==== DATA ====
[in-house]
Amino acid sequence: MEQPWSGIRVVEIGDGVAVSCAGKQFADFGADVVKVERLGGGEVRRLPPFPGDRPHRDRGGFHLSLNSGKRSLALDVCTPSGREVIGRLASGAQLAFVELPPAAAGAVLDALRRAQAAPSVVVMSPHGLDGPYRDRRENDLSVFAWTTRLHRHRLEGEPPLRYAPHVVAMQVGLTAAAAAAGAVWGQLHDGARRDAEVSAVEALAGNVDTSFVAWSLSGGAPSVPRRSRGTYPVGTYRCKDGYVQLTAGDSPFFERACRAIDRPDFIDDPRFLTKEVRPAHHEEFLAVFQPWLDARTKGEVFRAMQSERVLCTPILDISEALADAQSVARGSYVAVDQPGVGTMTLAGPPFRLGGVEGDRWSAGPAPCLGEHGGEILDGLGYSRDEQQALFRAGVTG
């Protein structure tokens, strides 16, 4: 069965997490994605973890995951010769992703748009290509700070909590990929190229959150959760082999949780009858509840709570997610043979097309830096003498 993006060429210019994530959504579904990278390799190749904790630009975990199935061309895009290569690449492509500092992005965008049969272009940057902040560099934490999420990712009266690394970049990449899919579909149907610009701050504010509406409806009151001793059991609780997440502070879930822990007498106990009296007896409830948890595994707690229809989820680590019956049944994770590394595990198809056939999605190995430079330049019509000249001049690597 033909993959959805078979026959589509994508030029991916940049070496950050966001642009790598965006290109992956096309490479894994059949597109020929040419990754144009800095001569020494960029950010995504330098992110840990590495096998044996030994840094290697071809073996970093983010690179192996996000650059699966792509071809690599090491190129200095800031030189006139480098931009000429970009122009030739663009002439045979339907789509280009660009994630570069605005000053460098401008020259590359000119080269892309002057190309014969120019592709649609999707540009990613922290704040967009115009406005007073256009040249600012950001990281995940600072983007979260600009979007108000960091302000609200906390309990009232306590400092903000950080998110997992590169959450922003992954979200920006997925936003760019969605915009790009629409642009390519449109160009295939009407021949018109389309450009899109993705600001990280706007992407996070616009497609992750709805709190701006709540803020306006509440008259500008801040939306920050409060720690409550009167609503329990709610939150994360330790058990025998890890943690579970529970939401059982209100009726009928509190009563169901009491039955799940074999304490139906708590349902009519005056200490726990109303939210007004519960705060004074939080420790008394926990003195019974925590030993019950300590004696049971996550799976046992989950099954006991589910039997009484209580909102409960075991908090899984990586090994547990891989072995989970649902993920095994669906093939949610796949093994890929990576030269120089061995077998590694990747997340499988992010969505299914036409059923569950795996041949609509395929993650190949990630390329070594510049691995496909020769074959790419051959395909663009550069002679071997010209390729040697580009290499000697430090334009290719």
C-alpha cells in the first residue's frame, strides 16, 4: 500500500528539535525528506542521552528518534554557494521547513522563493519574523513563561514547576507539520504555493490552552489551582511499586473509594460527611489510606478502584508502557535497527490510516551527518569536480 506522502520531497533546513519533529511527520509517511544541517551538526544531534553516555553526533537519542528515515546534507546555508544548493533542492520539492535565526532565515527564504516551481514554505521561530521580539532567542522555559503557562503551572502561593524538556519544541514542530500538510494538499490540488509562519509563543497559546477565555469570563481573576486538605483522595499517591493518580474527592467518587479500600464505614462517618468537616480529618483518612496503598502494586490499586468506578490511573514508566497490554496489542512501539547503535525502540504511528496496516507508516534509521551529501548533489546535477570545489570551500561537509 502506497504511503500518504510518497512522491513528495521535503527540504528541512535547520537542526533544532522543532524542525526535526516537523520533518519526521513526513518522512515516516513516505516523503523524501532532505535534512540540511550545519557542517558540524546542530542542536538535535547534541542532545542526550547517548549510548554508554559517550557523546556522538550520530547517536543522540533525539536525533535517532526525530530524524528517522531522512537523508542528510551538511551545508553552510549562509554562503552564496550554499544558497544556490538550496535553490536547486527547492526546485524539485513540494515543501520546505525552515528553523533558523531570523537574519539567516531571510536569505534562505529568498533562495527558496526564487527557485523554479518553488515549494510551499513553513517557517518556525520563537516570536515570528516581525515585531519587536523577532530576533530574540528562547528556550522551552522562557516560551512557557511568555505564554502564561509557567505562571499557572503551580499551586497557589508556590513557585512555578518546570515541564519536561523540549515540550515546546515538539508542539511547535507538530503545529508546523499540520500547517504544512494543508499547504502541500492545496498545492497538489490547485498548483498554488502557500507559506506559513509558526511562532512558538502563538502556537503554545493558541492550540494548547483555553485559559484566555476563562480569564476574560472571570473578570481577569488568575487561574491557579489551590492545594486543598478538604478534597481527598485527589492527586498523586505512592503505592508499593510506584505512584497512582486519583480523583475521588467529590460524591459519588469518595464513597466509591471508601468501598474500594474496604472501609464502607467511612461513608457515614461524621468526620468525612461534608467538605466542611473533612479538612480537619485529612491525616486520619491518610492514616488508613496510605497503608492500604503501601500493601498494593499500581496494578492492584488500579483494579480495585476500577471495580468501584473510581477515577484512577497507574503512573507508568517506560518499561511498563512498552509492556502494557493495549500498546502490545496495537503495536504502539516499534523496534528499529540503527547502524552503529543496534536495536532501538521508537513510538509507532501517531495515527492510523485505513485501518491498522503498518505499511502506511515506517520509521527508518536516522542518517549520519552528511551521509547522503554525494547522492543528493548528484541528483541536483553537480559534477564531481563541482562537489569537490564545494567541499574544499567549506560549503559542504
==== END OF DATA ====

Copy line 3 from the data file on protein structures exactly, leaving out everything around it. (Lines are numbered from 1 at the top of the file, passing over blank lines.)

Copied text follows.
């Protein structure tokens, strides 16, 4: 069965997490994605973890995951010769992703748009290509700070909590990929190229959150959760082999949780009858509840709570997610043979097309830096003498 993006060429210019994530959504579904990278390799190749904790630009975990199935061309895009290569690449492509500092992005965008049969272009940057902040560099934490999420990712009266690394970049990449899919579909149907610009701050504010509406409806009151001793059991609780997440502070879930822990007498106990009296007896409830948890595994707690229809989820680590019956049944994770590394595990198809056939999605190995430079330049019509000249001049690597 033909993959959805078979026959589509994508030029991916940049070496950050966001642009790598965006290109992956096309490479894994059949597109020929040419990754144009800095001569020494960029950010995504330098992110840990590495096998044996030994840094290697071809073996970093983010690179192996996000650059699966792509071809690599090491190129200095800031030189006139480098931009000429970009122009030739663009002439045979339907789509280009660009994630570069605005000053460098401008020259590359000119080269892309002057190309014969120019592709649609999707540009990613922290704040967009115009406005007073256009040249600012950001990281995940600072983007979260600009979007108000960091302000609200906390309990009232306590400092903000950080998110997992590169959450922003992954979200920006997925936003760019969605915009790009629409642009390519449109160009295939009407021949018109389309450009899109993705600001990280706007992407996070616009497609992750709805709190701006709540803020306006509440008259500008801040939306920050409060720690409550009167609503329990709610939150994360330790058990025998890890943690579970529970939401059982209100009726009928509190009563169901009491039955799940074999304490139906708590349902009519005056200490726990109303939210007004519960705060004074939080420790008394926990003195019974925590030993019950300590004696049971996550799976046992989950099954006991589910039997009484209580909102409960075991908090899984990586090994547990891989072995989970649902993920095994669906093939949610796949093994890929990576030269120089061995077998590694990747997340499988992010969505299914036409059923569950795996041949609509395929993650190949990630390329070594510049691995496909020769074959790419051959395909663009550069002679071997010209390729040697580009290499000697430090334009290719």